OCEANSIDE — On April 21, citrus fruit will be collected from residents backyard trees and delivered to local food banks as part of the city’s first GleanUp Day. Expectations are 17,000 pounds of fruit will be collected, providing 51,000 nutritious servings to food-insecure families and individuals.
“The fruit normally goes to waste,” Nita Kurmins, founder of ProduceGood, said. “We have pretty big hopes.”
Residents can drop off homegrown produce that day at Lincoln Middle School from 8 a.m. to noon. Other options are for homeowners in the immediate Fire Mountain neighborhood to request curbside pickup of fruit, or ask for volunteer assistance to harvest their trees if they are unable to do so.
All citrus fruit will be collected in on-site 800-pound mobile storage bins, which will be picked up by Feeding San Diego and San Diego Food Bank for distribution.
Kurmins said collected fruit usually has a shelf life of a week, but most of it is distributed the next day.
This is the first partnership between ProduceGood, Oceanside Unified School District, Feeding San Diego, San Diego Food Bank, Waste Management of North County and Oceanside for a GleanUp Day. The city is piloting the idea and hopes to continue it as an annual event to serve more neighborhoods.
Efforts have great environmental benefits. When food waste goes into the landfill it decomposes and produces potent methane gas. The first step to reach zero waste is to reduce waste, then reuse, compost and recycle.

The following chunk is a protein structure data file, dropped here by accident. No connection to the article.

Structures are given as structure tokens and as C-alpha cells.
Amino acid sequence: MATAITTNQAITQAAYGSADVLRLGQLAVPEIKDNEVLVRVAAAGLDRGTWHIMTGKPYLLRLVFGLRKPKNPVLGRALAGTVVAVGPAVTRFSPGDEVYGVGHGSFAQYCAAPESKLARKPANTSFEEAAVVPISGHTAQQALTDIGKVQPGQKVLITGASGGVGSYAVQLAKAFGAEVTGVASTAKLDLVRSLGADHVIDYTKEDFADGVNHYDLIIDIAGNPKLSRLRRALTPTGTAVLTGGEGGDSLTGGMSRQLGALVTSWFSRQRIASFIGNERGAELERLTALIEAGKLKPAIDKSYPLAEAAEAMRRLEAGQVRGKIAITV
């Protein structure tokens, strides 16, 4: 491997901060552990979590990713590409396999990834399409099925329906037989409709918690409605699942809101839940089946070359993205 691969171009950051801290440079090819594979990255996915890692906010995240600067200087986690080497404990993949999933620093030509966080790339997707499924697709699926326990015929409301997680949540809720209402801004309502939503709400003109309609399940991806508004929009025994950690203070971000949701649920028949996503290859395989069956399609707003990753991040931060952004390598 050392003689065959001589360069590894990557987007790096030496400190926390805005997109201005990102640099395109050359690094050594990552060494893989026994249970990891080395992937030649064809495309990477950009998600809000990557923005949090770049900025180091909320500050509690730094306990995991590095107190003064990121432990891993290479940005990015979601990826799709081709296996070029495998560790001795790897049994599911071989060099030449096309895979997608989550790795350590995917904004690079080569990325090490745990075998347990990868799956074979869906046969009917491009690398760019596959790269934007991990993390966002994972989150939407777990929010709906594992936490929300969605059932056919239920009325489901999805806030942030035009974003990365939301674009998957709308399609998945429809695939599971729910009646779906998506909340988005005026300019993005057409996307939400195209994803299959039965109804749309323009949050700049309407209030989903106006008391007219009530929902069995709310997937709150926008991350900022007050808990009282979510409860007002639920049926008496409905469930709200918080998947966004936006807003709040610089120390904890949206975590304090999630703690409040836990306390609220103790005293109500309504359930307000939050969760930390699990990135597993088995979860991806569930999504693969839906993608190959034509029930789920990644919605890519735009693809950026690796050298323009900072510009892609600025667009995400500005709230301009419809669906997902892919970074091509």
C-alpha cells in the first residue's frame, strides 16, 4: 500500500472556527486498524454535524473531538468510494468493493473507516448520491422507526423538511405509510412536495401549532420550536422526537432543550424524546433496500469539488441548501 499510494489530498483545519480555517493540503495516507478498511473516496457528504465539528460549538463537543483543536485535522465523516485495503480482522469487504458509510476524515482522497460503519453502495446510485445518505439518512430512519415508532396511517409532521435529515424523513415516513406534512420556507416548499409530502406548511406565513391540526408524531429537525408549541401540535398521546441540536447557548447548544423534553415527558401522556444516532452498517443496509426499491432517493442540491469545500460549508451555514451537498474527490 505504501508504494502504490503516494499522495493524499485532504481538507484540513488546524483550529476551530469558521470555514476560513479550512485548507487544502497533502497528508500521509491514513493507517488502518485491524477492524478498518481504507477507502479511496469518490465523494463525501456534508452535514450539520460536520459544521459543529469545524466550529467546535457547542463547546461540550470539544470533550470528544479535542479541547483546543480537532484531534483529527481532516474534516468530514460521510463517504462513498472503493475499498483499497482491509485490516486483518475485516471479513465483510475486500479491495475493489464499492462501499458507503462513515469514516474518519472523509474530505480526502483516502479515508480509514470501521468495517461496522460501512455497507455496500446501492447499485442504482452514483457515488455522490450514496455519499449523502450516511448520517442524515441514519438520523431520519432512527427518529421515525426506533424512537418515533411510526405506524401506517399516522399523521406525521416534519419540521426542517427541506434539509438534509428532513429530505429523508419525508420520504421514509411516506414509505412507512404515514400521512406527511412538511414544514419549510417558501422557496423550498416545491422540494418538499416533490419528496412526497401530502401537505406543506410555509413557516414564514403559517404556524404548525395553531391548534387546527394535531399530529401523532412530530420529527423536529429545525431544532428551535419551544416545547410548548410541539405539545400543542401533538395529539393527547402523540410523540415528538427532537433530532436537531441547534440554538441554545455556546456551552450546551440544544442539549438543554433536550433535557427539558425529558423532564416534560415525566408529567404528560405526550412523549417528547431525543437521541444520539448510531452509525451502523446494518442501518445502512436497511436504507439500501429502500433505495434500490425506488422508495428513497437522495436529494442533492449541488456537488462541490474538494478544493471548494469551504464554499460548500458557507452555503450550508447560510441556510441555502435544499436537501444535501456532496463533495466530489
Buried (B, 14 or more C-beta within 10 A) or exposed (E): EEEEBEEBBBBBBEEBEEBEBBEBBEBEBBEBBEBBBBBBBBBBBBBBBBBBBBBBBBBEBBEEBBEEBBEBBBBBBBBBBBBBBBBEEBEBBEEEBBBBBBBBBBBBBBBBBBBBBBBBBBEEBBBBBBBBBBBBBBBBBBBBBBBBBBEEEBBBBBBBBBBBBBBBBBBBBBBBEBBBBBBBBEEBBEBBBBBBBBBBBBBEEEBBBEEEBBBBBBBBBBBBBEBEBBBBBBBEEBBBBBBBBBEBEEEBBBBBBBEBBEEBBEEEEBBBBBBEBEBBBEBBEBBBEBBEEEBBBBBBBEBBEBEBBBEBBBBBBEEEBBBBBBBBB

“GleanUp Day is a great way for Oceanside residents to reduce the amount of edible food ending up in our landfill and redistributing that food locally,” Colleen Foster, city senior management analyst, said.
ProduceGood works out of Leichtag Ranch in Encinitas to reduce food waste year-round. The nonprofit was established four years ago. Kurmins said at that time few people talked about food waste, or had much interest in addressing the problem.
Kurmins said she was motivated to do something when she heard that 40 percent of food goes into the landfill, and one in six people in San Diego County are food insecure.
“It’s so solvable,” Kurmins said. “Now everybody is interested.”
Today, ProduceGood is a full-time nonprofit operation that serves San Diego County.
ProduceGood regularly holds GleanUp days, or CropSwaps, with neighborhood groups that have 10 or more full fruit trees.
GleanUp days have also become a way for corporate groups to volunteer and bond. Kurmins said it is a great way to have fun while taking socially responsible action.
Kurmins added she would like to see everyone take part.
She said to help people overcome their hesitation she lets homeowners know the Bill Emerson Good Samaritan Food Donation Act protects those who donate produce from civil and criminal liability. Homeowners also receive a receipt for their tax deductible food donation.
All Oceanside residents are invited to drop off citrus fruit at Lincoln Middle School on April 21. Fire Mountain residents interested in pickup and harvesting services must register at www.greenoceanside.org. The website also lists Earth Month events.